Covid-19 infodemic reveals new tipping point epidemiology and a revised $R$ formula

Johnson, N. F.; Velasquez, N.; Jha, O. K.; Niyazi, H.; Leahy, R.; Restrepo, N. Johnson; Sear, R.; Manrique, P.; Lupu, Y.; Devkota, P.; Wuchty, S.

Many governments have managed to control their COVID-19 outbreak with a
simple message: keep the effective '$R$ number' $R<1$ to prevent widespread
contagion and flatten the curve. This raises the question whether a similar
policy could control dangerous online 'infodemics' of information,
misinformation and disinformation. Here we show, using multi-platform data from
the COVID-19 infodemic, that its online spreading instead encompasses a
different dynamical regime where communities and users within and across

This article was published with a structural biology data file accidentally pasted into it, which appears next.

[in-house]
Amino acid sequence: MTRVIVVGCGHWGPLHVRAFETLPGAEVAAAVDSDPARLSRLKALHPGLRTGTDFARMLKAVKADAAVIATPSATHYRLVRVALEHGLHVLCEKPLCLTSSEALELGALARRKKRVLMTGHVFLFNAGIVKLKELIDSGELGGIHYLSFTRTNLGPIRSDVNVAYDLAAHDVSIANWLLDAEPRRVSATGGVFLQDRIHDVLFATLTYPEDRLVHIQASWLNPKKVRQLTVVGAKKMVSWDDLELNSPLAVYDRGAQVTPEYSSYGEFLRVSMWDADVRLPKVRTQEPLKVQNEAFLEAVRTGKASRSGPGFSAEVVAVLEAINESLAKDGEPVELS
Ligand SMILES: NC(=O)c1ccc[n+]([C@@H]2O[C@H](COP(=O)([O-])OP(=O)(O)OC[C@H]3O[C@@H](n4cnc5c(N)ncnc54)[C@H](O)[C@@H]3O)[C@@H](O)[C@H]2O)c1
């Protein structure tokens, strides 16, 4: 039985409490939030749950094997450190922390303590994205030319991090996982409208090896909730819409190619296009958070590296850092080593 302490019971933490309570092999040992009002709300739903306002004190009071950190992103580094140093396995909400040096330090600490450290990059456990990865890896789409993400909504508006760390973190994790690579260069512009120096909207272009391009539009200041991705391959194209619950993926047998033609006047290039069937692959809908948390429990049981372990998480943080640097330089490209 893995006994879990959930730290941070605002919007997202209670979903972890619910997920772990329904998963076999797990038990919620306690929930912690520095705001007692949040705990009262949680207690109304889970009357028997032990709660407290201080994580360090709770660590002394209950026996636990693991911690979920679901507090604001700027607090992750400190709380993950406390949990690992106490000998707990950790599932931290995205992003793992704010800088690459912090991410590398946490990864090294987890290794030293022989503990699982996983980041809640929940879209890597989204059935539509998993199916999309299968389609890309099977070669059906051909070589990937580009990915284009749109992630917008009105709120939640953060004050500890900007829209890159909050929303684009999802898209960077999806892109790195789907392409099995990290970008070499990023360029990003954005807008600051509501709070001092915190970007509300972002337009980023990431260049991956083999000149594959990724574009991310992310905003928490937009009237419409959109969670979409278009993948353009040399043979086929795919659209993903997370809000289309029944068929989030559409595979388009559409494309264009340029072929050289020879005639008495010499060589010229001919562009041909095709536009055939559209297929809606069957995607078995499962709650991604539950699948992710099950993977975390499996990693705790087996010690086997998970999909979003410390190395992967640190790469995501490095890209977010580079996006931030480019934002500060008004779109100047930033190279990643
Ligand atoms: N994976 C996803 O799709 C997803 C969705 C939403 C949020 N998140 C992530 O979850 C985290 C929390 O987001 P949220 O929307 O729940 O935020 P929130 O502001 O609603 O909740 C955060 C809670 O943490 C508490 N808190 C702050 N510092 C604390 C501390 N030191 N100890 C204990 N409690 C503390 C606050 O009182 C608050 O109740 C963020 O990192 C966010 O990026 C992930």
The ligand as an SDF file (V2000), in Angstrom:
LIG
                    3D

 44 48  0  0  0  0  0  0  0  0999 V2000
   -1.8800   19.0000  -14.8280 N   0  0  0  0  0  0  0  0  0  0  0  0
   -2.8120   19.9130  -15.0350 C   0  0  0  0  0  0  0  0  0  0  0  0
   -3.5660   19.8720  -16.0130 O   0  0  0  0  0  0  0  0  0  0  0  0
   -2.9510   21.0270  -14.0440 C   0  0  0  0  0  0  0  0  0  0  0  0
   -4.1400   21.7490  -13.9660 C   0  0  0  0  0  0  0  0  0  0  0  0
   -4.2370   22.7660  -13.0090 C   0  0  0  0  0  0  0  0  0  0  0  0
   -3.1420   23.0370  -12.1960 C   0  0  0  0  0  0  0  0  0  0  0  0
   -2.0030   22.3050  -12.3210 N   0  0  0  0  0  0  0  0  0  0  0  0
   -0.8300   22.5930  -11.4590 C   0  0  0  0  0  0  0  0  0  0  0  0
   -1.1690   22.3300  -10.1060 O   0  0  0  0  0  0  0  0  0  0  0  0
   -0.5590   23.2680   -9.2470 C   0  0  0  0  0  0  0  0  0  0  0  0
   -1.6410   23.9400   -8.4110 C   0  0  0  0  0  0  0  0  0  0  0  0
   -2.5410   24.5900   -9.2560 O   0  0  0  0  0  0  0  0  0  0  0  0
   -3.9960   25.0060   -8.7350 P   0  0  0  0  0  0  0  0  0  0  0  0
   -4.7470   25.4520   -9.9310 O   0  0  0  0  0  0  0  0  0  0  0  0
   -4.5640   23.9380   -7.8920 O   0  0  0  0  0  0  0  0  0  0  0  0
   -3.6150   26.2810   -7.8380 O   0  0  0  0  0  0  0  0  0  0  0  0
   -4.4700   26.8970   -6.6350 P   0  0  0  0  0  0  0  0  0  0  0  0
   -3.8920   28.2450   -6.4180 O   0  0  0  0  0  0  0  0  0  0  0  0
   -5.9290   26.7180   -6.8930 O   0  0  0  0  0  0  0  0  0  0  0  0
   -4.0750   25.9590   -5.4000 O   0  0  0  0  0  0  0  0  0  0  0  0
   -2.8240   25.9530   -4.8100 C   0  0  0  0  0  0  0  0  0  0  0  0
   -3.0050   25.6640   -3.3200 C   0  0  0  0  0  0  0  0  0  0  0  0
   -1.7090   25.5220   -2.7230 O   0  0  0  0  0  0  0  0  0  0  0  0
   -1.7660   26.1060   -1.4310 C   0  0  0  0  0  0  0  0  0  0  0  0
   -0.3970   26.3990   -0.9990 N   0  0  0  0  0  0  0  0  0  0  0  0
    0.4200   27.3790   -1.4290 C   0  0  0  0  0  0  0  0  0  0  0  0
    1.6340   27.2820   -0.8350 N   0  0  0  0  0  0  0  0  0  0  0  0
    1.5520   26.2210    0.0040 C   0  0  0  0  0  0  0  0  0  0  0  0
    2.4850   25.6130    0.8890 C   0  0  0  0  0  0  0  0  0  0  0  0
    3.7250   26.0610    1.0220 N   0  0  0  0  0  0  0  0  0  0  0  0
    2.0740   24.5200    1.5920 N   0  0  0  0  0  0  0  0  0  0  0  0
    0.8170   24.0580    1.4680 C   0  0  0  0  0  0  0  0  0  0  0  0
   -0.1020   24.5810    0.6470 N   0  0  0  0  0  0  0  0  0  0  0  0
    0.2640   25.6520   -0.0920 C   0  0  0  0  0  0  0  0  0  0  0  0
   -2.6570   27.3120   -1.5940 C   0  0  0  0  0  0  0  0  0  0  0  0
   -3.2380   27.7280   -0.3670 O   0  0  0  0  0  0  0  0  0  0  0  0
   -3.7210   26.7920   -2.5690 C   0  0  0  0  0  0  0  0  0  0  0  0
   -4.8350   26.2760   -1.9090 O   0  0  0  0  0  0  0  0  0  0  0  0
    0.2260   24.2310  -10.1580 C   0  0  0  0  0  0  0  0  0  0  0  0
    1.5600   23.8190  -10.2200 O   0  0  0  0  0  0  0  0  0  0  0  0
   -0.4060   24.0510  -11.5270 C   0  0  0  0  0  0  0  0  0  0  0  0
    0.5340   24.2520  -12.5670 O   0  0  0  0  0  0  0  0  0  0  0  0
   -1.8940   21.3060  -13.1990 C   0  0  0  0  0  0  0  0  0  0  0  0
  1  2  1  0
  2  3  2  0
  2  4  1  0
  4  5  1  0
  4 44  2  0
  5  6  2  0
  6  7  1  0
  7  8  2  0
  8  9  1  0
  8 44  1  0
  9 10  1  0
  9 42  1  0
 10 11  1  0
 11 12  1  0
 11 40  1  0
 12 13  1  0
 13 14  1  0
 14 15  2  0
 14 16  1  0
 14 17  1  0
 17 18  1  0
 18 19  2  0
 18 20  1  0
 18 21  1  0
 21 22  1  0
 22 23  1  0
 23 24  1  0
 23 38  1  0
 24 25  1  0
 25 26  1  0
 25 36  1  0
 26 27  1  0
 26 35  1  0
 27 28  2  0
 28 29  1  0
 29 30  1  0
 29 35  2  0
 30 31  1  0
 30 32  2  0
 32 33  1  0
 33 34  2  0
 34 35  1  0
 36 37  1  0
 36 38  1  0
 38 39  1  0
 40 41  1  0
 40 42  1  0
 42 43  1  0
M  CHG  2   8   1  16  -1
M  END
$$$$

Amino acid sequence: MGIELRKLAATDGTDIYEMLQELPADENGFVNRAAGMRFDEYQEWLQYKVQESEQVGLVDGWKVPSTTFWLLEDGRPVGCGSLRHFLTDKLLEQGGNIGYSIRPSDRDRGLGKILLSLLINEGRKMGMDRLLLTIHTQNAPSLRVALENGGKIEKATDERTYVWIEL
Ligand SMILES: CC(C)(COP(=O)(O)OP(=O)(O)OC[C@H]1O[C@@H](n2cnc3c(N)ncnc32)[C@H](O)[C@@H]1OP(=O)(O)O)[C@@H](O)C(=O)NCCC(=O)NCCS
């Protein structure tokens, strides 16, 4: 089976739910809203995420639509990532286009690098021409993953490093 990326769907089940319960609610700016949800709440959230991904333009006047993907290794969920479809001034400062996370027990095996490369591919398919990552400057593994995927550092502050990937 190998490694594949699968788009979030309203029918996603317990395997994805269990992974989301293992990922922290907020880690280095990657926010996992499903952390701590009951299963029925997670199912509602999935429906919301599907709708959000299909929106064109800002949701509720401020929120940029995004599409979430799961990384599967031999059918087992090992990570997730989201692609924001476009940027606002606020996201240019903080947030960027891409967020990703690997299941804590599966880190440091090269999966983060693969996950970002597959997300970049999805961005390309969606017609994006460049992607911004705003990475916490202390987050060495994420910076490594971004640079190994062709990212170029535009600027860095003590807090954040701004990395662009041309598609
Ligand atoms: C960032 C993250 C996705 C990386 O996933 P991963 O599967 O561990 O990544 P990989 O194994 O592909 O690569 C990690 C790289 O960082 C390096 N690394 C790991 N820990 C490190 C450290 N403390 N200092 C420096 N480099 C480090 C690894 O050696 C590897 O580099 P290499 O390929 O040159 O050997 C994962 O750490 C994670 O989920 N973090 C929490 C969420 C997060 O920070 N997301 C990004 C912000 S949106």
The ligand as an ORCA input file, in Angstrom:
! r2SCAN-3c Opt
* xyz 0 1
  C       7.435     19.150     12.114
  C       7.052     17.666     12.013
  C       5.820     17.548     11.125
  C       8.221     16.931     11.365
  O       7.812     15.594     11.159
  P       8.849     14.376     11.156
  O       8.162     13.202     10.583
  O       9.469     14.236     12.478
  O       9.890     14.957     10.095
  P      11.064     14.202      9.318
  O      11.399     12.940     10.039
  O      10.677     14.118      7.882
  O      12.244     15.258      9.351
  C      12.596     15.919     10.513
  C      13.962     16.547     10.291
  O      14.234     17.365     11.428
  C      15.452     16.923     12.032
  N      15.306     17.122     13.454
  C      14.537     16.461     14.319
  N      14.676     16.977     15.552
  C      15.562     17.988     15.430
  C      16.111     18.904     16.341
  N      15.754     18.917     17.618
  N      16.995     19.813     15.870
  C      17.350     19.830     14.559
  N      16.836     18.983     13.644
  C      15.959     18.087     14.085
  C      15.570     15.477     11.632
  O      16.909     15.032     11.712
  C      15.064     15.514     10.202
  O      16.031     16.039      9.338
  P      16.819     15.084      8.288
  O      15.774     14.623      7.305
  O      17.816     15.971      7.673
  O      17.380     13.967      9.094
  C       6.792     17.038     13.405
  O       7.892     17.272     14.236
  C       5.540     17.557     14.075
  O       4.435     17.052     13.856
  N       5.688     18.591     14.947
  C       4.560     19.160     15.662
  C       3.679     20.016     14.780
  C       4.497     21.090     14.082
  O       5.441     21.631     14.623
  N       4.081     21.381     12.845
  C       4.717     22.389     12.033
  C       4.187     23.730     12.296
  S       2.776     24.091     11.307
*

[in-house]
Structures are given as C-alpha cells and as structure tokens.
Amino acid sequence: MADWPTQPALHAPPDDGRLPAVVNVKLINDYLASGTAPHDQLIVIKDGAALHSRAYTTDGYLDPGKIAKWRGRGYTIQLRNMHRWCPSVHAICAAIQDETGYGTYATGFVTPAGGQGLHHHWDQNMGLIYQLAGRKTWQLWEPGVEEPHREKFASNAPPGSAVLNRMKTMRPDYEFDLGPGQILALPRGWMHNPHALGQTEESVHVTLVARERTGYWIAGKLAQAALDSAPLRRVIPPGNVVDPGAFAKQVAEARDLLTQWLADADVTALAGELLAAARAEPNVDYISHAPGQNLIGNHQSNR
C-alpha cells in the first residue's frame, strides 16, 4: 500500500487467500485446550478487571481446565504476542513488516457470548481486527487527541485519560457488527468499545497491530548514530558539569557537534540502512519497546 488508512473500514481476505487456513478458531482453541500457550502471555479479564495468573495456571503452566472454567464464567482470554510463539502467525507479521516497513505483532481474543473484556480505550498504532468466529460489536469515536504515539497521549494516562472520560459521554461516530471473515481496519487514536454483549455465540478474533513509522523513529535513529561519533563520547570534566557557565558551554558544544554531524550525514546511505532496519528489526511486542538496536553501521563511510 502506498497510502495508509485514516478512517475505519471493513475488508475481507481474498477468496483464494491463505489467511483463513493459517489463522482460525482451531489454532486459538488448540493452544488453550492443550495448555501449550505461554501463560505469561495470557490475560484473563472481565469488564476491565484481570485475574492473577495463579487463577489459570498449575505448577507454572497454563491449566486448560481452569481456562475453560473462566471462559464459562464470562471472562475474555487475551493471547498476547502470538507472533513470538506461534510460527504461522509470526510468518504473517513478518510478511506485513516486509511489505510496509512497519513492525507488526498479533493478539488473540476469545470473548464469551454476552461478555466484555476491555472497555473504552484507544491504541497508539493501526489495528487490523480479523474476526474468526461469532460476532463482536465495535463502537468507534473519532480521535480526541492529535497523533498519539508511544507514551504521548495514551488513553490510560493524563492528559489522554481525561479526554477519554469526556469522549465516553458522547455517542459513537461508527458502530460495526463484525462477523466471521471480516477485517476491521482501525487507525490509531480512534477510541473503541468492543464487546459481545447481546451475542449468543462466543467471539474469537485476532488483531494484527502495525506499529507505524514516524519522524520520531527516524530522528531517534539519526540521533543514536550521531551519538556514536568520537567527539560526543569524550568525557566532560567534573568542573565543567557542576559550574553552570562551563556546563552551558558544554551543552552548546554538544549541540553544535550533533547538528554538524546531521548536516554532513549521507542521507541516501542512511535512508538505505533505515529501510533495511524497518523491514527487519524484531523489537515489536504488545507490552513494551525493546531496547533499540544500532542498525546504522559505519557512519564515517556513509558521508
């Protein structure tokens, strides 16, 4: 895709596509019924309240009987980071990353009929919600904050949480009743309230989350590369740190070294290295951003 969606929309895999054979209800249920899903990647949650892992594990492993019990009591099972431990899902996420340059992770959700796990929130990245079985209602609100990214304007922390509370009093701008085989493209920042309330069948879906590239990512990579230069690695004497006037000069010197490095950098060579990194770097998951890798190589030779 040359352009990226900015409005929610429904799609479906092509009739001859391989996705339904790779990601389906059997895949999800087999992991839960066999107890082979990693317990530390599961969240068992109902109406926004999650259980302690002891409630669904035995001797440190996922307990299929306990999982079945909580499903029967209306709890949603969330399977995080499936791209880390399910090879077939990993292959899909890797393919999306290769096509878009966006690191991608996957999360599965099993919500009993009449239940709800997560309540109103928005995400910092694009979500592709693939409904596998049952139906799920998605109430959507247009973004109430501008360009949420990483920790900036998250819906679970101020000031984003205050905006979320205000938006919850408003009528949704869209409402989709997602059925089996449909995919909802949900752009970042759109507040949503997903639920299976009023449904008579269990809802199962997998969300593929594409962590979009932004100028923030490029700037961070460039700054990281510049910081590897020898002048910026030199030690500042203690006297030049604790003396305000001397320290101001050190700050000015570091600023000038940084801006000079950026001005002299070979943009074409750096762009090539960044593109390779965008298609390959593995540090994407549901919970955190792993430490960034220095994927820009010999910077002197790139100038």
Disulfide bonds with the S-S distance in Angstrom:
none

independent platforms, sporadically form temporary active links on similar
timescales to the viral spreading. This allows material that might have died
out, to evolve and even mutate. This has enabled niche networks that were
already successfully spreading hate and anti-vaccination material, to rapidly
become global super-spreaders of narratives featuring fake COVID-19 treatments,
anti-Asian sentiment and conspiracy theories. We derive new tools that
incorporate these coupled social-viral dynamics, including an online $R$, to
help prevent infodemic spreading at all scales: from spreading across platforms
(e.g. Facebook, 4Chan) to spreading within a given subpopulation, or community,
or topic. By accounting for similar social and viral timescales, the same
mathematical theory also offers a quantitative description of other
unconventional infection profiles such as rumors spreading in financial markets
and colds spreading in schools.